not on title, marital prop

I am Not on Title to Our House, is it Still Considered Marital Property? (UT)

Since Utah is a marital property state, if the home was purchased during the marriage, then the answer is yes. Marital property refers to nearly everything purchased during the course of the marriage (with some exceptions), and during divorce, there is an equitable distribution of assets, including the home. Please note, equitable does not necessarily mean a 50/50 split. 

In marital property states, one exception to this rule is separate property, which is when one spouse has purchased and owned an asset, most likely before entering into the marriage. However, the home is typically not this kind of asset, and even if it was purchased before the marriage and only one spouse is on the title, the other spouse can still have a claim to the increase of its value during the course of the marriage, especially if some of their money or income went to paying for or maintaining the home. 

Related: Property and Debt Division Cheat Sheet

There are two basic scenarios

  1. If the home was purchased during the course of your marriage, even if only one of the parties’ names is on the title, it will almost certainly be considered marital property. This is because marital property encompasses almost everything purchased during the course of the marriage.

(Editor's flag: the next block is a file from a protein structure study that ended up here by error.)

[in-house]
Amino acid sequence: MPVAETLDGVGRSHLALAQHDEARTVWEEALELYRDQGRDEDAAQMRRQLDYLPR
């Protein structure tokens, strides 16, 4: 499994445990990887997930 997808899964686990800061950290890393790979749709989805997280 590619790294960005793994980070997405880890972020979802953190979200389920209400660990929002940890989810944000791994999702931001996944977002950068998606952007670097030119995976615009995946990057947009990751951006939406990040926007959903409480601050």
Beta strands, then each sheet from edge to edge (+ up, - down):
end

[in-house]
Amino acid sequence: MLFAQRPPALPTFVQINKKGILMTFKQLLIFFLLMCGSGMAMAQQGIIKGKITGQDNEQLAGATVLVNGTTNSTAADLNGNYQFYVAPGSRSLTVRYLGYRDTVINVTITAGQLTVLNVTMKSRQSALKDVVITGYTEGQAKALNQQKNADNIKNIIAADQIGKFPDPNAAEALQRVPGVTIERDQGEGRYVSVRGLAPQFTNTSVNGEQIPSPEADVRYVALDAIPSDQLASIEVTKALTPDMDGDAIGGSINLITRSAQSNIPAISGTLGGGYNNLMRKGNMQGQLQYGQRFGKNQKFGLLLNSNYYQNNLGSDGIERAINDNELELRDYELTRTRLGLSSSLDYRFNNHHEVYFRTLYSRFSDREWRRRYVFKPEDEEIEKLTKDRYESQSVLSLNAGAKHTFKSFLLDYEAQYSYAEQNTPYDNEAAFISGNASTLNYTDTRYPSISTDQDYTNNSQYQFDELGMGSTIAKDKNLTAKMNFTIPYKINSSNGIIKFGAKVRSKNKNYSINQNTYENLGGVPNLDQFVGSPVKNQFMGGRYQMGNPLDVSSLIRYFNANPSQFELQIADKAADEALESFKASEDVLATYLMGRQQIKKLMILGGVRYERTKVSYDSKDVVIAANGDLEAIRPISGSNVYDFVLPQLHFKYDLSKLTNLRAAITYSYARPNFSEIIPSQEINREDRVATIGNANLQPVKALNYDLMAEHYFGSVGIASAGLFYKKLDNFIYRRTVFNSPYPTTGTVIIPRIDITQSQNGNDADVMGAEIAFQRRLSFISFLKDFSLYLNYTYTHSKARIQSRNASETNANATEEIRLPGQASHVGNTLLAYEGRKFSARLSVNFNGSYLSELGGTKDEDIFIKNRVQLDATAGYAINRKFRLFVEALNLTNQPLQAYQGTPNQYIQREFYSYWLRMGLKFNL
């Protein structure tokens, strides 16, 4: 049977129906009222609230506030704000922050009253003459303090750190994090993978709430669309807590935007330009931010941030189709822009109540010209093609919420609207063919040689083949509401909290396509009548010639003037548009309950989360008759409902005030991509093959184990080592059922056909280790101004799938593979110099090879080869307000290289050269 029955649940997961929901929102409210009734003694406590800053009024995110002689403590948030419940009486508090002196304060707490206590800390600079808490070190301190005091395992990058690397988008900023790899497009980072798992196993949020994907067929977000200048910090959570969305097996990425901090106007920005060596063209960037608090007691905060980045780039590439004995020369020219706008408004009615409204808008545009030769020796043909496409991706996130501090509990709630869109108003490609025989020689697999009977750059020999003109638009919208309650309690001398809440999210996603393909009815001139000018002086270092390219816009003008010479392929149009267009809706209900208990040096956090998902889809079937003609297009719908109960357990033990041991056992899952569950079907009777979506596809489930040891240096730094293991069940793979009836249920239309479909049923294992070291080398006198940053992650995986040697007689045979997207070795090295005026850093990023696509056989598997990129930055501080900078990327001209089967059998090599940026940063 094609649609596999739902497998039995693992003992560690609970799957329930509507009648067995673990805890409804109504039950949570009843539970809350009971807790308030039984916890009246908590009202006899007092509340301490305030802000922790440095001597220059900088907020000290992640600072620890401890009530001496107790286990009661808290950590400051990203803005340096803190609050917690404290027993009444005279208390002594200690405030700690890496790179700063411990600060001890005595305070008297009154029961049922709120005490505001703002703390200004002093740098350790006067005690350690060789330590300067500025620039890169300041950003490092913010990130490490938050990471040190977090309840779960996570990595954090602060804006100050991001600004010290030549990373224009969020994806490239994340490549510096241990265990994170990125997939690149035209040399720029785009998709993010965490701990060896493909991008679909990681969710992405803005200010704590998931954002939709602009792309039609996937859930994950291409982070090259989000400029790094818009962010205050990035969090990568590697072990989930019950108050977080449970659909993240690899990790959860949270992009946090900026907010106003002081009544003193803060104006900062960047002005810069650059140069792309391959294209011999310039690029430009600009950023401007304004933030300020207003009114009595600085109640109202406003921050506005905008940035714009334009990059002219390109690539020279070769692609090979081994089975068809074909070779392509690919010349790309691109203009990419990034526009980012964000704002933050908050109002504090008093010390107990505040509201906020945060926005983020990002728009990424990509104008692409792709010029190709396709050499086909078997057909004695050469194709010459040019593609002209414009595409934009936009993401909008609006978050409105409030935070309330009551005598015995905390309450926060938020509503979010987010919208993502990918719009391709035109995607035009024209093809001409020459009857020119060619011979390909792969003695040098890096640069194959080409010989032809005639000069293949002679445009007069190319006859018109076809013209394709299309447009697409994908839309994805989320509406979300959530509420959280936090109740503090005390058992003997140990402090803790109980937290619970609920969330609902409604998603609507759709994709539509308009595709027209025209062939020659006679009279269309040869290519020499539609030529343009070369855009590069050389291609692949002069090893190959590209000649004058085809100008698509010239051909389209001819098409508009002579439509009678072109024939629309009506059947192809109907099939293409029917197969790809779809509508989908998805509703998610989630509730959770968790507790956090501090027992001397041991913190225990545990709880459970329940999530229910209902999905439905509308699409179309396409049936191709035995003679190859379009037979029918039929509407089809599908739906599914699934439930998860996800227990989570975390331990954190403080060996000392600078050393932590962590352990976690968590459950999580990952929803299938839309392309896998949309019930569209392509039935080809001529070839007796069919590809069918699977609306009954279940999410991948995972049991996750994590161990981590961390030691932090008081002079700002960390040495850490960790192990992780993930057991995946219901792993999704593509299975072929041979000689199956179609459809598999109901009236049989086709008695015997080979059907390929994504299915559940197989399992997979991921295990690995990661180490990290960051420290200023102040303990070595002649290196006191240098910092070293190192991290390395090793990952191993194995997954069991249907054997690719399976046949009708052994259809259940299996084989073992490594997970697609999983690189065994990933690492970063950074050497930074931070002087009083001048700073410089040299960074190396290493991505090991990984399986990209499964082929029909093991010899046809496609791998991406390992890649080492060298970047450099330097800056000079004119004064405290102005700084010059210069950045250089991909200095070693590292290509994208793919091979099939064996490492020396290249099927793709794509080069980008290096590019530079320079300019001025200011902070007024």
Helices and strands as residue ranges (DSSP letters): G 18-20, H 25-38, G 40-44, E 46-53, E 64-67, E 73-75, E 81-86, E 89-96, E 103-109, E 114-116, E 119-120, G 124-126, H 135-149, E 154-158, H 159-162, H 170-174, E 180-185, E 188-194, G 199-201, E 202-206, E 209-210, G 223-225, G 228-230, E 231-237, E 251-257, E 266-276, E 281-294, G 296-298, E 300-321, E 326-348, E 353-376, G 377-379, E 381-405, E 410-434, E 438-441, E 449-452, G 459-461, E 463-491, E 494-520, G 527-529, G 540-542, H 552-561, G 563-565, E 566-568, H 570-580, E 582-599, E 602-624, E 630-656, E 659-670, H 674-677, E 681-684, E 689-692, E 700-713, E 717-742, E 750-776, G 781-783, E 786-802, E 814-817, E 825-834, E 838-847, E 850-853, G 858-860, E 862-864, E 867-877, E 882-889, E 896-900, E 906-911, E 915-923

2. If the property was bought before marriage, the standard is to award it to the owner. Less common, a party can claim an equitable interest, but it’s usually considered more as a bargaining chip than anything else. However, if the non-title spouse made/paid for significant improvements or if they have contributed to the value of the home for a long period of time, equitable interest is certainly valid. If the Court deems a spouse has an equitable interest, the Court can split the value of what belongs to the titled spouse, along with the respective increases in value, from that which the non-titled spouse would be able to claim.

Of note, there are ways to avoid having the Court get involved in splitting your assets, including making determinations on what will happen to the home. If you have a prenuptial or postnuptial agreement that outlines what happens to the marital home should there be a divorce (e.g. agreeing to sell it and split the value between you two, letting one party keep it, etc.), then so long as those terms are not deemed unreasonable or unconscionable, the agreement will be honored. Additionally, while still subject to the Court’s approval, in your Stipulation, you can specify and agree to certain terms, such as having one party pay an agreed upon amount to the other party in order to keep the home, or any other options you two deem fair.

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